As Doctor Manwaring mentioned, the Wim Hof Method uses sensory experiences to communicate with the automous region of our brain. It’s important to say that cold challenges are not the only way to do this. I’m not suggesting we should all start our day by jumping in the Portneuf River. It’s possible to achieve a similar affect with a short cold shower.  Also, another sensory technique taught by the Wim Hof Method is to do with breathing. Wim suggest we should get comfortable in a meditation posture before closing your eyes, clearing your mind, and taking 30 to 40 very deliberate breaths. Powerful inhales through your nose and unforced exhales through your mouth. Wim suggests doing this in short, powerful bursts and then holding the last breath until you feel a powerful urge to breath. I asked Doctor Manwaring more about sensory experiences and how these might translate to mental health treatments.

“When you are having a sensory experience, you are having an effect on the brain, you are strengthening connections somewhere, and what I do know is that a lot of my clients benefit from occupational therapy. I’m talking about a lot of young kids, they are moving around, they are exercising, they are moving their body in different ways and helping them modulate their autonomic nervous system.  This is what you are doing through sensory experiences all the time and you might not even notice or be aware of it.”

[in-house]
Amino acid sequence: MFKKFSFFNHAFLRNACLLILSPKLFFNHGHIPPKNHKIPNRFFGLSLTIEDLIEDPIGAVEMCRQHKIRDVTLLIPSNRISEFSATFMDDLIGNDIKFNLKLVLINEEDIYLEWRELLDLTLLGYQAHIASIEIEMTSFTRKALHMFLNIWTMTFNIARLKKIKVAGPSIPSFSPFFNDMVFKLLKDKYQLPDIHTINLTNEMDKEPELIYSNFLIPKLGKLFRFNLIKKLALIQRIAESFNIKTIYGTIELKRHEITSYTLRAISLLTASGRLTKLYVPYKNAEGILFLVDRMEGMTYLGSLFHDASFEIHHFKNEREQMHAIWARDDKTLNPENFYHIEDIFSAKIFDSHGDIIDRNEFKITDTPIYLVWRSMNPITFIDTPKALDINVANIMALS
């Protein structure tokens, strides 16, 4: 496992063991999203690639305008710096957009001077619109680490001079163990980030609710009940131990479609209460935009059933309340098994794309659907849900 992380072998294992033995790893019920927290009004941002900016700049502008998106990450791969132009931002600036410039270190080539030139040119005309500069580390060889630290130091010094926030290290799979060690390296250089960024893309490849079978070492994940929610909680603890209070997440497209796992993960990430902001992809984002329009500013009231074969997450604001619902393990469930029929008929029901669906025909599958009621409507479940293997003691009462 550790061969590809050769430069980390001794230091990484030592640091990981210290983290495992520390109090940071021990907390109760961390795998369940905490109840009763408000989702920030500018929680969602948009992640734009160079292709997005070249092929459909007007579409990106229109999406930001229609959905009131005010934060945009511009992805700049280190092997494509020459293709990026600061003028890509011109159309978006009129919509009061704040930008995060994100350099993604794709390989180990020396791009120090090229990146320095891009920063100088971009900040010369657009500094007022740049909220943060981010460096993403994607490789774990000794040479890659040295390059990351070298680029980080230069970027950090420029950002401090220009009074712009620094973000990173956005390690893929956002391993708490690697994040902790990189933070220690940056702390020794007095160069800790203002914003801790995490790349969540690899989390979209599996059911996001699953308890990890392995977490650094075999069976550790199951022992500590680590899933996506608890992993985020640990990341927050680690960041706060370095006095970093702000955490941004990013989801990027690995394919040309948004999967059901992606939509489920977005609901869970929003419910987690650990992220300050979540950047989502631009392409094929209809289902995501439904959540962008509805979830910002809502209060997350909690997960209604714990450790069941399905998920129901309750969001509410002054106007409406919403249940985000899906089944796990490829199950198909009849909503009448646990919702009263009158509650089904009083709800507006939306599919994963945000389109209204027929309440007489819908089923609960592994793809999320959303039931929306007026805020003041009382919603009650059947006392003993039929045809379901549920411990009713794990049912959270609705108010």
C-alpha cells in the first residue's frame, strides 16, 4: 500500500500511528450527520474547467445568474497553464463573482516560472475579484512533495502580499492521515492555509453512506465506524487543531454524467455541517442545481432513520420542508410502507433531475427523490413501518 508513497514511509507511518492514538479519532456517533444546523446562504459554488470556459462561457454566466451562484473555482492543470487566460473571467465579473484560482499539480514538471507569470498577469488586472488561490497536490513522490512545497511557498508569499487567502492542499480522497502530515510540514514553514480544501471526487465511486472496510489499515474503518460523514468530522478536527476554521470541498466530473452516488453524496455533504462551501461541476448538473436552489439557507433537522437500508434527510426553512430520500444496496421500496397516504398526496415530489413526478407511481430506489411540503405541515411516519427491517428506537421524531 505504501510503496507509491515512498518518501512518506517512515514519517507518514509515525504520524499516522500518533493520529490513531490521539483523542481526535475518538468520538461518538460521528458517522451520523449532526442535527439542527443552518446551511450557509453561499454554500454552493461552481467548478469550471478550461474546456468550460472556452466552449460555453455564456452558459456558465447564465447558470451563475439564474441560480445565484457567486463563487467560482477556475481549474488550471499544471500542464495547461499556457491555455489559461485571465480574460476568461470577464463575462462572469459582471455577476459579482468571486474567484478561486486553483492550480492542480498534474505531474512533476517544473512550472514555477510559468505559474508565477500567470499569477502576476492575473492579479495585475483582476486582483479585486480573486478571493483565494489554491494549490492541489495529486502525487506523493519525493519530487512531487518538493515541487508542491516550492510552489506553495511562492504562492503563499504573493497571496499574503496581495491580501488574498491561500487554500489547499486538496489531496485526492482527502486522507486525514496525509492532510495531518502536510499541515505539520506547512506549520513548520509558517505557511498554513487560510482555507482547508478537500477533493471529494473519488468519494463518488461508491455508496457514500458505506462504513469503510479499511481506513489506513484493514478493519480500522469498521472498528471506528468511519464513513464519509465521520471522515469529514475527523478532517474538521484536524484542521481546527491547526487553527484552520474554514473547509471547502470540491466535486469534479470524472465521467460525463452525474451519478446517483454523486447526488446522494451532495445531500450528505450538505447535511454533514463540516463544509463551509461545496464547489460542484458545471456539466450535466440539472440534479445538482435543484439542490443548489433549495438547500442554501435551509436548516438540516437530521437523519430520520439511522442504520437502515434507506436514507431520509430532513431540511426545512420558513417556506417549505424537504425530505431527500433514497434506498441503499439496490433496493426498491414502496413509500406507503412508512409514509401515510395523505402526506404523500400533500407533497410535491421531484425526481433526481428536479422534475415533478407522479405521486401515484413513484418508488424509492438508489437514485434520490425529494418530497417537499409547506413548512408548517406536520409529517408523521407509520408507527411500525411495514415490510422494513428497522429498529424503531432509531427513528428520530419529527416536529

I hope this week’s episode of Mind Tap has got you thinking about all the different things we can do to promote our own mental wellbeing, be it spending time in nature, trying out cold exposure through a cold shower, or by taking some time to medicate, breath, and focus on being present in our own minds and body.

If you are interested in finding out more about the Wim Hof Method, you can go to

Tune into Mind Tap next Friday morning at 7,35am, where I catch up with Daniel Hurd who is cycling the lower 48 States for suicide awareness.

Scott uses running, rock climbing, surfing, kayaking or any other outdoor pursuit that happens to become available, to get out in nature. Studying for a M.S Biology degree, he is interested in how we, as humans, perceive nature and the benefits it provides. With a background in Climate Change, Scott recognises the need for humans to consider themselves interconnected with natural systems and consequently is a bit hippy.